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I don't know, I would say it goes a little past natural empathy and into "That was me, once." territory. Granted, there isn't in and of itself a clear ideological reason to care, but as I pointed out, I don't think any -ocracy provides that, either. Most rulers have not been good leaders, to their misfortune on occasion. I think you are perhaps trying to hang more on that than is justified, particularly on the historical prevalence of leaders as opposed to merely overlords or managers.

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I couldn't agree more with you that we have right now is not a meritocracy, but a malaise of credentialism. I've seen that first hand going through an MBA (which I couldn't force me to finish). Most of the teachers had no experience actually managing or leading. All they could do was spill platitudes and inanities and hope their audience was stupid enough to believe it.

I have also seen first hand how good leaders and managers work and how, given the opportunity (meritocracy), they will naturally rise to leadership positions. I guess most of the failures from the credentialed administrators is that they have never seen a true leader and thus are unable to even fathom what one is.

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It really is depressing how little much of academia knows about business, isn't it? I have worked with some folks in business school who knew what they are talking about, but a lot more who only tangentially had been in real business, but they had this great book of pithy quotes... It really bothers me how many economists just don't know anything about how businesses actually work, how decisions are made, etc. The crap that would come out of their mouths at conferences was amazing.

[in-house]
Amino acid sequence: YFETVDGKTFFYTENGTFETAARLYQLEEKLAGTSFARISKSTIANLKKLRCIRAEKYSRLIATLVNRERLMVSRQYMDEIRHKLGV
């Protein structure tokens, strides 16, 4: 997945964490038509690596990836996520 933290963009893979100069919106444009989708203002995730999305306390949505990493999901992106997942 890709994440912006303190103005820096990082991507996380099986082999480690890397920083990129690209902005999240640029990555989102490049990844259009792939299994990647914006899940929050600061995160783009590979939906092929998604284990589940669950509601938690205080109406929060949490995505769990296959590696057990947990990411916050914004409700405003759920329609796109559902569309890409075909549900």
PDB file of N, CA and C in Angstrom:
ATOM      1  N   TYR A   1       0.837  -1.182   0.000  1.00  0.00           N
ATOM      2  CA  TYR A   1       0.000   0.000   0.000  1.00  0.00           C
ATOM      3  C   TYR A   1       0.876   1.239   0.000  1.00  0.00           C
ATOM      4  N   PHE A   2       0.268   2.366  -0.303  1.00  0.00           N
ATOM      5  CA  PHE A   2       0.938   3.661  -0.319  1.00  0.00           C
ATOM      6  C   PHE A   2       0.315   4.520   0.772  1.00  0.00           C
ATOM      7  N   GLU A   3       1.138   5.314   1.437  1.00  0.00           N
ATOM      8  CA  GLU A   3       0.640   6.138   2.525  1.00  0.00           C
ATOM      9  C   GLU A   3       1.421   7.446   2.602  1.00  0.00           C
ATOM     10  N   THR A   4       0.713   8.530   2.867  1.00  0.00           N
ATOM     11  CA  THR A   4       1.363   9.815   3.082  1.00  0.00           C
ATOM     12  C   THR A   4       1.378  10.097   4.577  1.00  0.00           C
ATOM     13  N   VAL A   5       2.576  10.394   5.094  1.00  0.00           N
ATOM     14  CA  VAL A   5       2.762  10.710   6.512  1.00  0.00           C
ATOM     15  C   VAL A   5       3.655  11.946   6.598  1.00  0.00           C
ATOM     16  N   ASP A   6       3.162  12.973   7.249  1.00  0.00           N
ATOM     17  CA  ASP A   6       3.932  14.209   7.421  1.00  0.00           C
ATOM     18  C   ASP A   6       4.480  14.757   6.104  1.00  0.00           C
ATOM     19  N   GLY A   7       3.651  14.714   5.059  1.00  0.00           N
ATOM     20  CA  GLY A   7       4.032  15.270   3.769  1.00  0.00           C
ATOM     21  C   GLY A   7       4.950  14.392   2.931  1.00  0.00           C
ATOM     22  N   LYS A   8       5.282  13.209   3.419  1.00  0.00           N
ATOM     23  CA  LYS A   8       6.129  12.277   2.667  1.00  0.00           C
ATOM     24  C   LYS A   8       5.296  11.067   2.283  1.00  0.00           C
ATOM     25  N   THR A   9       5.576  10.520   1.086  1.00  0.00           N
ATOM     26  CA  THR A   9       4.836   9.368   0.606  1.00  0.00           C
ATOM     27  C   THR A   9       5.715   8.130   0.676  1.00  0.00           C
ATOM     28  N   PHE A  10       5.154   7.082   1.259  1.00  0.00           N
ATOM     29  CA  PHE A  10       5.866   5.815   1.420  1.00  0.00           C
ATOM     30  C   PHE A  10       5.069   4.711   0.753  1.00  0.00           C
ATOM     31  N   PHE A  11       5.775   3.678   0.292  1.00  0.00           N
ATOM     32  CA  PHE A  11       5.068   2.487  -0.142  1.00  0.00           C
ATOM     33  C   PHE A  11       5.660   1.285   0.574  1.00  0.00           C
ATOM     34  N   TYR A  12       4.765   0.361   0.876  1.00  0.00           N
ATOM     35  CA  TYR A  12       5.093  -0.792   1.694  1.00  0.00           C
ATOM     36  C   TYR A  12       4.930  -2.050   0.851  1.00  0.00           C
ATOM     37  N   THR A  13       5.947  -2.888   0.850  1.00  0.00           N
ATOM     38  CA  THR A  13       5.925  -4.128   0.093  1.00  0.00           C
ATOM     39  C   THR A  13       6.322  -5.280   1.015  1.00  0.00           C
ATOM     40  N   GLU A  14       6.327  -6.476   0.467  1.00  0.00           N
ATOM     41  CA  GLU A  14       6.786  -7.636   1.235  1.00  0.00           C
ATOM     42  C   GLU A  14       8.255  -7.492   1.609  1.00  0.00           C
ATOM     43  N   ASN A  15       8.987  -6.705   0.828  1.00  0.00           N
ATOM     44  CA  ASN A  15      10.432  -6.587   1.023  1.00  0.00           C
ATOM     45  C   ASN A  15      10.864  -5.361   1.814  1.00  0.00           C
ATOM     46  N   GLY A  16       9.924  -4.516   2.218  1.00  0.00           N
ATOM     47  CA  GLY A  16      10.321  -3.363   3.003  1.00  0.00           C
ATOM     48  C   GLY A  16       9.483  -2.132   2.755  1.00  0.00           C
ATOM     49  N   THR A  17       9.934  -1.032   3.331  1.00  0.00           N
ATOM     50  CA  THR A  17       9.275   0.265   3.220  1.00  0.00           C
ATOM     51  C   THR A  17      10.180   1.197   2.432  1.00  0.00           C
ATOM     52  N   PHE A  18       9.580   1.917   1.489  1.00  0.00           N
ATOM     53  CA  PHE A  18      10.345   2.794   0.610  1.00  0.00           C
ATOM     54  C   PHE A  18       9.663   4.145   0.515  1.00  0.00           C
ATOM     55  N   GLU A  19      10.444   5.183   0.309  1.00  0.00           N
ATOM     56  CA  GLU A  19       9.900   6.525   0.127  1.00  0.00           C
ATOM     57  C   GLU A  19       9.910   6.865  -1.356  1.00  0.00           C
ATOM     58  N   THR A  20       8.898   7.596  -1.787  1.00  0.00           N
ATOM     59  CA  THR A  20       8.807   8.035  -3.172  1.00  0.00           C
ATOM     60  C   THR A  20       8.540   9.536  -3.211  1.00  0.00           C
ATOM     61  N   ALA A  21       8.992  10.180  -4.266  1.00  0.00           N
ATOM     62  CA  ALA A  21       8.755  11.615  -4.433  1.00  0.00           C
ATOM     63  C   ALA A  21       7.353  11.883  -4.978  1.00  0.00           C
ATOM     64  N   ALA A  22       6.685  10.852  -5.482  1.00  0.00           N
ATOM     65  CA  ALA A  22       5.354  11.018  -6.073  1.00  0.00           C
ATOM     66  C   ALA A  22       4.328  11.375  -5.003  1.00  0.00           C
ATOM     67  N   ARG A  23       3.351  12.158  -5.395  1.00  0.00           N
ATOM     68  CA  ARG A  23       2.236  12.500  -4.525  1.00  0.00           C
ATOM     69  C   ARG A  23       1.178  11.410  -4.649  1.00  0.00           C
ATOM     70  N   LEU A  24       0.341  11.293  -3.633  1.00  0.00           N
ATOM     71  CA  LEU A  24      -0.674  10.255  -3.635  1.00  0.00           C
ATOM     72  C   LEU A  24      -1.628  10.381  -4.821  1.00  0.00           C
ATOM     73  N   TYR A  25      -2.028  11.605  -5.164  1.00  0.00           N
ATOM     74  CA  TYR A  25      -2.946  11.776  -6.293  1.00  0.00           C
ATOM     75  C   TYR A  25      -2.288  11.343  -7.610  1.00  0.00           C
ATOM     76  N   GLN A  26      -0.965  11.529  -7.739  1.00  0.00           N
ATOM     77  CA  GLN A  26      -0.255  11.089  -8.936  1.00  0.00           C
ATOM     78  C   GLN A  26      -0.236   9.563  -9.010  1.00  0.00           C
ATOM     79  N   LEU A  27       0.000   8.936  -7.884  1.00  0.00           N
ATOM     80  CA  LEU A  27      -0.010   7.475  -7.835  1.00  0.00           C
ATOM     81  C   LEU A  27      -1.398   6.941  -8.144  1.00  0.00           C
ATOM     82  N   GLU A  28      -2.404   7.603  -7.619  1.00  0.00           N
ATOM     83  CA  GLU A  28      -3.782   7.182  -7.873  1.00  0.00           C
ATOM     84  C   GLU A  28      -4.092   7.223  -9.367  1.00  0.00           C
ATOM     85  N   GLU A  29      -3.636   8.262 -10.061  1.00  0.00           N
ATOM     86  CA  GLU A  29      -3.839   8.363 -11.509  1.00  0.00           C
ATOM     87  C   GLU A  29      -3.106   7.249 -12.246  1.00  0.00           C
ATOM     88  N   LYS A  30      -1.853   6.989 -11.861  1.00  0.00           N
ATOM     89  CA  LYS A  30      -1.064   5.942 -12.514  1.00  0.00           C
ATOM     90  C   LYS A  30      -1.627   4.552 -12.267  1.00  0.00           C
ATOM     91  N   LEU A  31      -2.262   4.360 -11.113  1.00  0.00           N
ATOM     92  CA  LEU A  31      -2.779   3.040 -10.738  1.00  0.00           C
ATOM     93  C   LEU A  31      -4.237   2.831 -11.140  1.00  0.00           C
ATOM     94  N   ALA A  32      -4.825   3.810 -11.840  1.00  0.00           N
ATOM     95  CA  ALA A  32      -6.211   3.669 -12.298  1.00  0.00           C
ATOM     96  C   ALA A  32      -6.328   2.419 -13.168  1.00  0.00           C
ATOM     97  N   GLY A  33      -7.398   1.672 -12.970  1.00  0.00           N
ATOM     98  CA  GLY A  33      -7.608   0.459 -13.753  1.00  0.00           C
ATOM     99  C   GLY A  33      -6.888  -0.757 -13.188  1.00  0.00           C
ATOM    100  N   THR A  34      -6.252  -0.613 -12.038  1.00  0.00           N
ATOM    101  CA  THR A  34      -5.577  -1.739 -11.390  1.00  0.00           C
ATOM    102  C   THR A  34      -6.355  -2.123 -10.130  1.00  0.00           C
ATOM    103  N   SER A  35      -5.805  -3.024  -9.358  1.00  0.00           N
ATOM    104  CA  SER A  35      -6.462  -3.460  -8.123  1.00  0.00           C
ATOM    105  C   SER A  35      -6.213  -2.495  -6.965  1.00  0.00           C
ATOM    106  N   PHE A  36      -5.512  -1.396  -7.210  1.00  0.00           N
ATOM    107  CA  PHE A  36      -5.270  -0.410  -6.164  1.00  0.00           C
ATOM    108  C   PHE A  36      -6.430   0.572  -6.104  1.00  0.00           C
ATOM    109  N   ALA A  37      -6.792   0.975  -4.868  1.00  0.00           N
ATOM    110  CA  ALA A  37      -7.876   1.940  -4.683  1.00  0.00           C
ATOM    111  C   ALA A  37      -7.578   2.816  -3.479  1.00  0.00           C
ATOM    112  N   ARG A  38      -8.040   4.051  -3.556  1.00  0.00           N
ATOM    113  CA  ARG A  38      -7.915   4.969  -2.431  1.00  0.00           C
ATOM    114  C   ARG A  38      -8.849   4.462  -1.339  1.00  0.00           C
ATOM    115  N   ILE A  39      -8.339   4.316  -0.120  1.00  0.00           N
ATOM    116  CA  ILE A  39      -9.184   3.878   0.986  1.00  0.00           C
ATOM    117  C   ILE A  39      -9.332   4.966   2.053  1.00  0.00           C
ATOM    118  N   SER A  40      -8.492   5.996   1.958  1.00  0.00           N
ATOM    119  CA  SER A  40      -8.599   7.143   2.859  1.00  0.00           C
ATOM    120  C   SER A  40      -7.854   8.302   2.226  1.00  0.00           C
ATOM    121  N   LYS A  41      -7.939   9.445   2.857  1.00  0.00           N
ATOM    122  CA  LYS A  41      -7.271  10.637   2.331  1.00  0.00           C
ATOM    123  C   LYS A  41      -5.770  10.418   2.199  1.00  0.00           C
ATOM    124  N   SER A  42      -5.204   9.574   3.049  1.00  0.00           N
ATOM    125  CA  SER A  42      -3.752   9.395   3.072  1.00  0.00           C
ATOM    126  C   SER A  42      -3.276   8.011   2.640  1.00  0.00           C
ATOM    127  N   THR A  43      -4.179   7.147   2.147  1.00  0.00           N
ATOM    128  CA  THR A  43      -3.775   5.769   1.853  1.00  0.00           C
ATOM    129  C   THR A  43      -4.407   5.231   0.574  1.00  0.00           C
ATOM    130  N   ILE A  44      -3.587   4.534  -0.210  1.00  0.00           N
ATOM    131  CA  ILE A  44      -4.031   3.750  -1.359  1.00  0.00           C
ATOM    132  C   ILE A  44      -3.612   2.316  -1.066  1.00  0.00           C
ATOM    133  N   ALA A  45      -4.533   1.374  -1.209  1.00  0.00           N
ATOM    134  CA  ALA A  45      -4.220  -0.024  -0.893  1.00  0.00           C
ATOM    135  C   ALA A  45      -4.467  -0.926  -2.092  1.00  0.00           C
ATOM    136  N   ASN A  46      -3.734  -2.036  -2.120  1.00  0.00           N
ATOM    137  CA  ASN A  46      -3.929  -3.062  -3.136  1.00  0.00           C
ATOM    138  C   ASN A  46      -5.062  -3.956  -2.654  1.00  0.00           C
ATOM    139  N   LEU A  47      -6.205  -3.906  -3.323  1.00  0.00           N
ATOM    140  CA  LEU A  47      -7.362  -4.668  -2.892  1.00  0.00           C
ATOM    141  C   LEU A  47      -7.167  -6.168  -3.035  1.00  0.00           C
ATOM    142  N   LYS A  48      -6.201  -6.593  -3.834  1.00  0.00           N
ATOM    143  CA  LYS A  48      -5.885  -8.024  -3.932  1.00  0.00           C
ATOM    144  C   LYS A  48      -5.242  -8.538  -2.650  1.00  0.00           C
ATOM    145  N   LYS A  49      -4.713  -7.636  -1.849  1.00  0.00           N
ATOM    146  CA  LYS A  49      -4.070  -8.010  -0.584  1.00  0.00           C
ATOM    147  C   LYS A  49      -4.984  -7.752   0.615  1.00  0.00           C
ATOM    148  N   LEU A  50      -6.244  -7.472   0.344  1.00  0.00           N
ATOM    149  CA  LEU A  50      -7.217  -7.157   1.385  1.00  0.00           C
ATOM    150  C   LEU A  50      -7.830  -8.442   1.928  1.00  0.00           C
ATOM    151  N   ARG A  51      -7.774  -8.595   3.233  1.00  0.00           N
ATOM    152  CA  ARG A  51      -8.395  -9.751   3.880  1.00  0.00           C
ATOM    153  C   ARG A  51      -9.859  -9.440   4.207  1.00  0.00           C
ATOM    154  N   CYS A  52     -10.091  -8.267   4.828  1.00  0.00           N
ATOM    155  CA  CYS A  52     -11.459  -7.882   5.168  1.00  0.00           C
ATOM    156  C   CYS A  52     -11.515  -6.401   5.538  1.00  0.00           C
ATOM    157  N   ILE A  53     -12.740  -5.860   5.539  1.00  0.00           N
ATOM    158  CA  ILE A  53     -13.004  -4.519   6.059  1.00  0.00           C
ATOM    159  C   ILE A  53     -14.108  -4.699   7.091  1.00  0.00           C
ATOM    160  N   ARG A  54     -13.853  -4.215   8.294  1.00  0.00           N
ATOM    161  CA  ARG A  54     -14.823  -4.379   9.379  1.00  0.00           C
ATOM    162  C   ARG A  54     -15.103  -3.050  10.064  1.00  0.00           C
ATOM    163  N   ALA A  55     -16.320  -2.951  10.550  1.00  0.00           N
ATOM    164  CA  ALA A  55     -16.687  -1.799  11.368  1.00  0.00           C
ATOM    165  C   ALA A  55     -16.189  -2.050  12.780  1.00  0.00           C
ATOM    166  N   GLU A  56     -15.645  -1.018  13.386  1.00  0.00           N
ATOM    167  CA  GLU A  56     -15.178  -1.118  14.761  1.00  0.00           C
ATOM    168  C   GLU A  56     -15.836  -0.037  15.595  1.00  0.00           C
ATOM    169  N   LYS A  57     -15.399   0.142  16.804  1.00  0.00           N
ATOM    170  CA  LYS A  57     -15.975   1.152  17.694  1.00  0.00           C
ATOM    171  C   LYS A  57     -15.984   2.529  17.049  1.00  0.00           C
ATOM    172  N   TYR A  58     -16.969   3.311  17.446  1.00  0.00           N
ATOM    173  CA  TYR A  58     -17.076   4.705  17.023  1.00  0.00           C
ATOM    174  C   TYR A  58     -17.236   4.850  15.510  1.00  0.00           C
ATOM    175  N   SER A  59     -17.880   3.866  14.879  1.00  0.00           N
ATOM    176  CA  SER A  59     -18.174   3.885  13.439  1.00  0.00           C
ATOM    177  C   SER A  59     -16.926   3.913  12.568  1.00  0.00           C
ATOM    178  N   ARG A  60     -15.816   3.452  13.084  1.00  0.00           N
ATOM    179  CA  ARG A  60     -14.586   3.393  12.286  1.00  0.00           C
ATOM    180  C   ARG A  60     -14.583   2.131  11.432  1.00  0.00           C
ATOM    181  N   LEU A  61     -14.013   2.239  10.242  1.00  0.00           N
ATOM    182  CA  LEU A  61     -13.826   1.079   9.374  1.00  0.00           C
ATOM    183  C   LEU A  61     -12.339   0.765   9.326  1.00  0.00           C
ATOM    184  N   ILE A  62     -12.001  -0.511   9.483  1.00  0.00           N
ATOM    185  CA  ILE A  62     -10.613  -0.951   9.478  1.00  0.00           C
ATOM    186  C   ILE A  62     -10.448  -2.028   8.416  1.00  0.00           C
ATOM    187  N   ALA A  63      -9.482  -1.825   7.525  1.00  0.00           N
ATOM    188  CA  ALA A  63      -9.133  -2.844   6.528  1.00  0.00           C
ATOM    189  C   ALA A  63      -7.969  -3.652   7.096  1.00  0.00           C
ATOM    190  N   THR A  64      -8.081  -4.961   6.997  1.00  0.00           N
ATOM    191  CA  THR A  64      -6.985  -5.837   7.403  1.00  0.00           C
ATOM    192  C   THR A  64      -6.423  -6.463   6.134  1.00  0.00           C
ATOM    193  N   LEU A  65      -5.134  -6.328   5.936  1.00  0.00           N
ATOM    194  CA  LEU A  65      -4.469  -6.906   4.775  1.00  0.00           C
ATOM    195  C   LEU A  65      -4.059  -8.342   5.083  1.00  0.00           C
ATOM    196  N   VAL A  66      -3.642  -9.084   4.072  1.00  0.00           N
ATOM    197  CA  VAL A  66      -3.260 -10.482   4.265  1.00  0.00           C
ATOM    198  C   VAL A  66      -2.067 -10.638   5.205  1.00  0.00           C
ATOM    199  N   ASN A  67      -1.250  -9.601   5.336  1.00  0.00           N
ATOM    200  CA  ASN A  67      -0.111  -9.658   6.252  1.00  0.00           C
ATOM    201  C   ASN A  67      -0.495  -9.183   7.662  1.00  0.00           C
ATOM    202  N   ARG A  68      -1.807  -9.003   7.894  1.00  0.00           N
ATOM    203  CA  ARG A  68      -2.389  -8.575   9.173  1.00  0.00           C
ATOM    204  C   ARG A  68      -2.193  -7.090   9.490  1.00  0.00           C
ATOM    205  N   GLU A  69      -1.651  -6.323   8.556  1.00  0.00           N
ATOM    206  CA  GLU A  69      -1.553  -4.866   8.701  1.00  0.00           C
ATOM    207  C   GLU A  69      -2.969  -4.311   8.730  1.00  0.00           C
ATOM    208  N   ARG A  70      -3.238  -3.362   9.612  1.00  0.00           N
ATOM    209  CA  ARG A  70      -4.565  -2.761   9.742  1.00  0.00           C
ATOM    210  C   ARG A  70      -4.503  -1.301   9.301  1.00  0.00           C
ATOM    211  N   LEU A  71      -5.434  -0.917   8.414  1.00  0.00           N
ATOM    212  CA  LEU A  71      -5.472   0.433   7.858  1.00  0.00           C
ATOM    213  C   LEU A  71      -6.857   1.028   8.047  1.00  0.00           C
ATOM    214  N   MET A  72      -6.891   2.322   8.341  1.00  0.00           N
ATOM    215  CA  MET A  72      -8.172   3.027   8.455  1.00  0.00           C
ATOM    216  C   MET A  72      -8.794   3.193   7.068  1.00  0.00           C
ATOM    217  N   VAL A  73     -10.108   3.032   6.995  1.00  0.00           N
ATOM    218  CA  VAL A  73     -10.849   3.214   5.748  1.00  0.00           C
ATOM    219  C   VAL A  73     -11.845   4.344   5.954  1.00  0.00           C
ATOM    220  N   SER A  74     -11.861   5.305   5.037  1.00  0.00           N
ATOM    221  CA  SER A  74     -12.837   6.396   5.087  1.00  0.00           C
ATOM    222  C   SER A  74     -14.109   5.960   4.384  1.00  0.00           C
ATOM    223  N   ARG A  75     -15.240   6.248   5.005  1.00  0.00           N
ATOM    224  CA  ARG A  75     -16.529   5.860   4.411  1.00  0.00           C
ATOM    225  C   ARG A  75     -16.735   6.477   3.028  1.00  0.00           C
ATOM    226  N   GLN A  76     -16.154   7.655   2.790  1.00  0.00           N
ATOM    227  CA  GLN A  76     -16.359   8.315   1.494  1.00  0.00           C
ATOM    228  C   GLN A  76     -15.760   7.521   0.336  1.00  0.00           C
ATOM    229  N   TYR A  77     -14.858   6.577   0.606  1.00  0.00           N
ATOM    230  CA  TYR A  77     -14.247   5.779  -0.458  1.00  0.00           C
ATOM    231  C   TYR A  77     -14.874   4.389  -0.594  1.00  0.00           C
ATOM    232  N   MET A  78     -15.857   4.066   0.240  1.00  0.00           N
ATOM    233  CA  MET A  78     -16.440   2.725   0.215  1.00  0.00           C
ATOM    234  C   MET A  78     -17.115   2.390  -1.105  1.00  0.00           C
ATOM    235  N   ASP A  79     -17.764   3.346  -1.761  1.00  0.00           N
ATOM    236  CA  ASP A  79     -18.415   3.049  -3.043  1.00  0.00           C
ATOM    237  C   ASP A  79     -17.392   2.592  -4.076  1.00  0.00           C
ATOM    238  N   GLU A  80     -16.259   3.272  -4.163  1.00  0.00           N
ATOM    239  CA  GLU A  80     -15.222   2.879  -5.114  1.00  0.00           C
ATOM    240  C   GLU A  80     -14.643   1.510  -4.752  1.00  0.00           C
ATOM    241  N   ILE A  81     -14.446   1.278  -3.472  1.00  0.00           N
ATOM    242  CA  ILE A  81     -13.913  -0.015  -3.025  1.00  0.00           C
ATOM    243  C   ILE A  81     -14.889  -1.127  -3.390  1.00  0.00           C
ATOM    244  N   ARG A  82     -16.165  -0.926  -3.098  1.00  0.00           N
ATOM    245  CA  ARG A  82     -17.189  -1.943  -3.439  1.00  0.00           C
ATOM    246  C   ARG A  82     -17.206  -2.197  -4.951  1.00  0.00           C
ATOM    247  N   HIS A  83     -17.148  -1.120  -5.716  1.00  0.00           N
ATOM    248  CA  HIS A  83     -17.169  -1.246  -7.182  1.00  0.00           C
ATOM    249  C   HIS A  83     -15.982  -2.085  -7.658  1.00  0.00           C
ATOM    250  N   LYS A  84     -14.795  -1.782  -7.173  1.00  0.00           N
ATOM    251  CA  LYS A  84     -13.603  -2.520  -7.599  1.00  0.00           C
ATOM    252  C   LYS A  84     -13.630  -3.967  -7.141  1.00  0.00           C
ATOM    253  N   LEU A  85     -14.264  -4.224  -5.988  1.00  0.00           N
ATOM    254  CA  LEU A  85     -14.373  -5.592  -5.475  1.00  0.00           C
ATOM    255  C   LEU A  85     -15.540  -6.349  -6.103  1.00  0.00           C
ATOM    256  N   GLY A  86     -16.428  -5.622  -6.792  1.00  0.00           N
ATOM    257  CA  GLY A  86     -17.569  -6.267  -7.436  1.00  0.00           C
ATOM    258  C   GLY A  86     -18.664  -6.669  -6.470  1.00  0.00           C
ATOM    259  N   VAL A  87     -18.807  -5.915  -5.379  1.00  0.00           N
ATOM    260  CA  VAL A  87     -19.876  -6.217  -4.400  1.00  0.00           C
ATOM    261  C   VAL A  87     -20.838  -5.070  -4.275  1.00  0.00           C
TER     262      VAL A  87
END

There is an interesting problem where meritocracy and credentialism meet that you just got me thinking about. There are some roles that are difficult to move up into from below, but are also difficult to get a degree training program in without doing the lower jobs first. My industry field is supply chain and planning, and there is a really big gap between say production planner where intimate knowledge of the processes is necessary but no math and then network planning where some process knowledge is necessary but a lot of math and more abstract knowledge. Likewise, the jump from sales or customer service to demand planning is common, but then people find "oh hell, demand planning is a crap ton of statistics and data manipulation!" and you get people way out of their depth. I assume there are many other cases. That would seem to be another source of the "we need a credential" instead of just merit, as you would want someone specifically trained to that role, and might think you can teach them the business later.

I will have to think more on that... it does make me think that it is a further diseconomy of scale, as those sorts of specialized positions are largely found in large organizations, as the problems of smaller ones are more tractable to simply getting a feel for.